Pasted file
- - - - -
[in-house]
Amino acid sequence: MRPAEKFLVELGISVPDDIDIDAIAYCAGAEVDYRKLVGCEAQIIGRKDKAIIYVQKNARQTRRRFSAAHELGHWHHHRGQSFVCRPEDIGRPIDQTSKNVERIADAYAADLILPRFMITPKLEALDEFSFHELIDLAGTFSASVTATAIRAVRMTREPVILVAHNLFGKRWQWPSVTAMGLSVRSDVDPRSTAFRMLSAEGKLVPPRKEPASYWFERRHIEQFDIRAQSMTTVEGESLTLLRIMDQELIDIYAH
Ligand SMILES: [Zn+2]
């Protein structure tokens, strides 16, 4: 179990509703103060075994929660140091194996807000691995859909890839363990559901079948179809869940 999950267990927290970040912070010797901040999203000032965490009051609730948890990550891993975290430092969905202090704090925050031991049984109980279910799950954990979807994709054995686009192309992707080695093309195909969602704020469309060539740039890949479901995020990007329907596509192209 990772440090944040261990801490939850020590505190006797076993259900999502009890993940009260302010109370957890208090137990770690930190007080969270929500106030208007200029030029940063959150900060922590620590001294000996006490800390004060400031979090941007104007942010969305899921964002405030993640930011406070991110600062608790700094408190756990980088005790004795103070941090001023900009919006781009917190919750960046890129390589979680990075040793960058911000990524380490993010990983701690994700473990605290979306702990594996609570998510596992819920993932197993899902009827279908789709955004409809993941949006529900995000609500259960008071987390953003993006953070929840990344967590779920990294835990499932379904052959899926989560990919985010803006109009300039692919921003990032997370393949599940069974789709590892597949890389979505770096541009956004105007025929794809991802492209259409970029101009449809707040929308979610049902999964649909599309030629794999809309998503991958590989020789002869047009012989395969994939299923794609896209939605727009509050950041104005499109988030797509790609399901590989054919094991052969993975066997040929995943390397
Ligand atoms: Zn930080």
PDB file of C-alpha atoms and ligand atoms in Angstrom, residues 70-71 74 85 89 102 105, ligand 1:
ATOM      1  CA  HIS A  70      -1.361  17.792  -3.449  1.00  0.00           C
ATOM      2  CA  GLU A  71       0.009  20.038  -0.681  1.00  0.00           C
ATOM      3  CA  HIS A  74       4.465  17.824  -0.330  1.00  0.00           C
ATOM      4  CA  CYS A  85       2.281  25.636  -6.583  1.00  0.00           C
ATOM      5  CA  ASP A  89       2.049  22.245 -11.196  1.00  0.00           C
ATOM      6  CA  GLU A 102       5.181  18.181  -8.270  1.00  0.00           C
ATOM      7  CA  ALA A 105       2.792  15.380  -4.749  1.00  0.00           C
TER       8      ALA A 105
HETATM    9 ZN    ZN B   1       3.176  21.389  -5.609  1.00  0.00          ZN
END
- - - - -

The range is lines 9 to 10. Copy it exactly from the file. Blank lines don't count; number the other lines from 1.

ATOM      3  CA  HIS A  74       4.465  17.824  -0.330  1.00  0.00           C
ATOM      4  CA  CYS A  85       2.281  25.636  -6.583  1.00  0.00           C